Aside from the domestic objection to Iranian interference and presence in Iraq, Iraq’s relationship with the Arab Gulf states is another reason for Iraq’s opposition to the Mullah regime’s intervention. Following the Iraqi occupation of Kuwait (1990-1991) Iraqi-Saudi relations were severed and resumed in 2017. Since then the relationship has flourished. This holds economic promise for Iraq’s tattered economy and war-ravaged country. The Gulf markets are major consumers of Iraqi goods, and the highways that connect Iraq to Jordan and then to the Gulf are Iraq’s global trade lifeline. The Gulf Monarchies are also a very substantial source of the funding required for the rehabilitation of Iraq, which is currently estimated at 100 billion USD. At a conference held in Kuwait in February 2018, a total of 25 billion USD was raised for the rehabilitation of Iraq – mostly from the Gulf monarchies – and to a lesser extent from the United States, the United Kingdom, and Turkey. The fact that Kuwait hosted the conference is significant. Following Iraq’s occupation of Kuwait, a United Nations decision ordered Iraq to compensate Kuwait to the tune of 39 billion USD. Iraq has thus far paid about 10 billion USD. Kuwait has recently signaled that it is willing to be flexible about the pace of the payments; they have also provided Iraq with equipment to desalinate water and produce electricity to help Iraq’s parched southern cities which also suffer from acute electricity shortages. Yet there are no free meals. In return for Kuwait’s flexibility and their aid, the Arab Gulf states expect the Iraqi government to limit Iranian influence in Iraq.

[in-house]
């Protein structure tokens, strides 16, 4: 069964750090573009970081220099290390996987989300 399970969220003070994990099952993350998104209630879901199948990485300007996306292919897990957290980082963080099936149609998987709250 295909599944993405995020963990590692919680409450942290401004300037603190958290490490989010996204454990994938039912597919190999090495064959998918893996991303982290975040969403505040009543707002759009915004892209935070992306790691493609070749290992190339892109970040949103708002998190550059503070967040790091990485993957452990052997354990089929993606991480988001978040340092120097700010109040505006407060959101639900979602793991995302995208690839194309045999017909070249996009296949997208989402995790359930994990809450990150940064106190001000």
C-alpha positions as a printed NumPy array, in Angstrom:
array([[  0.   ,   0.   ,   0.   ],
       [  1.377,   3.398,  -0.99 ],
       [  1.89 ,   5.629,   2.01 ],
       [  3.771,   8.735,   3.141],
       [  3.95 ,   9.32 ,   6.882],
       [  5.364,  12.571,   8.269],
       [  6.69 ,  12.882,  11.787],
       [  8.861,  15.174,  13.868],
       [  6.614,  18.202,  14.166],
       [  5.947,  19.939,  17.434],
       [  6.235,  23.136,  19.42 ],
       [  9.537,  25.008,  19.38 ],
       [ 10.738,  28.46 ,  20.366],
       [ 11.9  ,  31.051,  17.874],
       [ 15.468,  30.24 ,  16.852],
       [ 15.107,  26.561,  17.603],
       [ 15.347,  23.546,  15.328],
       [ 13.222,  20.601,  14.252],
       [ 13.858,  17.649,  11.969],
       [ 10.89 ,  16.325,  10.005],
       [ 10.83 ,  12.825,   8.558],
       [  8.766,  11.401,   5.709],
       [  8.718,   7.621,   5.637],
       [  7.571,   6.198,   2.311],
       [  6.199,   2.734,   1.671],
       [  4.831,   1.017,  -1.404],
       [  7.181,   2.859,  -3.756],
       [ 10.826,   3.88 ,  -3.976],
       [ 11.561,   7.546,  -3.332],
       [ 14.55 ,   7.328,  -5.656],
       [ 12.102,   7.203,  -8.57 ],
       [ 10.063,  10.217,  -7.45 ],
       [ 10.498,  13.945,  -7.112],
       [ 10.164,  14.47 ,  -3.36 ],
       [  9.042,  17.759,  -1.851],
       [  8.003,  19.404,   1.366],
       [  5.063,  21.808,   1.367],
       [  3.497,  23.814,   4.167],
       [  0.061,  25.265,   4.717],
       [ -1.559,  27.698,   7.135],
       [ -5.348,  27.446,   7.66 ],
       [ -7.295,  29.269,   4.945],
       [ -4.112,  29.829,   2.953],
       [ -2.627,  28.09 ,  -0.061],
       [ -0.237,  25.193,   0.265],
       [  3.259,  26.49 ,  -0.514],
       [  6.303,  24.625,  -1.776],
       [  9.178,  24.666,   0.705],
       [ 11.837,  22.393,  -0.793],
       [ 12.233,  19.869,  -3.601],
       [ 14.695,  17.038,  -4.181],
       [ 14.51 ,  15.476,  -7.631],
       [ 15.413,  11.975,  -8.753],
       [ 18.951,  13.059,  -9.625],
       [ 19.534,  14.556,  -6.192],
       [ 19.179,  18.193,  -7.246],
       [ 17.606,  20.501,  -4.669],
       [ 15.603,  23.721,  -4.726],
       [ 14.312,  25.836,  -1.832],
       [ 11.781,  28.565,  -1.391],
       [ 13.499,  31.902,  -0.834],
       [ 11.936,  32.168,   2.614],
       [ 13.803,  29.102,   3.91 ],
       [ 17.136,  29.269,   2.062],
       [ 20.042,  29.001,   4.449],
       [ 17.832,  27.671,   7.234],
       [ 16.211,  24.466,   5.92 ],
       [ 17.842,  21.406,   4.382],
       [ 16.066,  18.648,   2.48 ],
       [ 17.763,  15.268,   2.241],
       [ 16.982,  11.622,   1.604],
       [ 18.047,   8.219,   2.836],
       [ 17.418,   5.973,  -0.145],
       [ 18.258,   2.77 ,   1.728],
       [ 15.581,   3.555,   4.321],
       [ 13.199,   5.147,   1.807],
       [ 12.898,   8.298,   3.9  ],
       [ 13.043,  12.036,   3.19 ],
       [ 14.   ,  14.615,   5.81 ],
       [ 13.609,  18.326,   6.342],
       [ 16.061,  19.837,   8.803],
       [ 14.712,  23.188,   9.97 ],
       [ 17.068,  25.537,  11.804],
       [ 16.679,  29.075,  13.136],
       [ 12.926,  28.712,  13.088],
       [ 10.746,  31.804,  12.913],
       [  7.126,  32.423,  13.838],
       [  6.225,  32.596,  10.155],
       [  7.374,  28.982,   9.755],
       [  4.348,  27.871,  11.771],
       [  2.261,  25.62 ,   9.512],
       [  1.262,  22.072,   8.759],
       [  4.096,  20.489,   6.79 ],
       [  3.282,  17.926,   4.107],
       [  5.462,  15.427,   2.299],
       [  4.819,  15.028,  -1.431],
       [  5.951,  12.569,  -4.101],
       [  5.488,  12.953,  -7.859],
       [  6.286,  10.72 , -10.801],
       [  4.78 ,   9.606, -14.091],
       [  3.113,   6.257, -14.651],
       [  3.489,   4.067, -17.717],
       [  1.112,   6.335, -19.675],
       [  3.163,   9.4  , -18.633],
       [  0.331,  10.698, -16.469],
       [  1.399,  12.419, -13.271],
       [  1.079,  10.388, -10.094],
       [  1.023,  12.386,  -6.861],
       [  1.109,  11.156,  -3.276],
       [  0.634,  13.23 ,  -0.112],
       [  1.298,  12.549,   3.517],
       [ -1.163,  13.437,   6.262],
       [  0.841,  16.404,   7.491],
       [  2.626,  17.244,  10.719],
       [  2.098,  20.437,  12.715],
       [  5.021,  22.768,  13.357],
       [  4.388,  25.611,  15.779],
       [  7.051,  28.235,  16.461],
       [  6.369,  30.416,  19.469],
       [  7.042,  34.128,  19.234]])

In the context of Iraq’s relationship with the Gulf states, there is another significant player Iraq must take into consideration and be tuned to – and that is China – one of the world’s leading consumers of oil, who is also focusing on strengthening its partnerships with the Arab Gulf countries. In pursuit of their “One Belt One Road” initiative, China is increasing its activity and presence in the Arabian Gulf. Chinese companies are involved in large scale projects across the Gulf Monarchies. Following the visit of Chinese President Xi Jinping to Saudi Arabia in January 2016, Saudi King Salman was hosted in China in March 2017. The encounters resulted in cooperative and development agreements in multiple areas from education to space – reportedly worth 65 billion USD. In July 2018 the Chinese President made his first visit to the United Arab Emirates, resulting in multi-sector agreements between the countries and upgrading their relationship to a ‘comprehensive strategic partnership.’ In August 2018 Kuwait and China signed cooperation agreements and reconfirmed their joint vision to building the future Kuwaiti city of “Al-Harir” (The Silk) City in northeastern Kuwait. A Chinese engineering and construction company was hired by the Yemenite government to develop the port of ‘Aden, and in July 2018 Yemen’s Foreign Minister visited China to explore further economic cooperation. China also has close relations with Oman, including cooperating to combat piracy on the Red Sea and in the Indian Ocean. China maintains productive and friendly relations with both Iraq and Iran – and both must be very tuned to China’s interest in stability in the Gulf. If Iraq is part of the Iranian Mullah land corridor it will result in growing instability in the region, which could compromise Chinese investments and interests in the Gulf.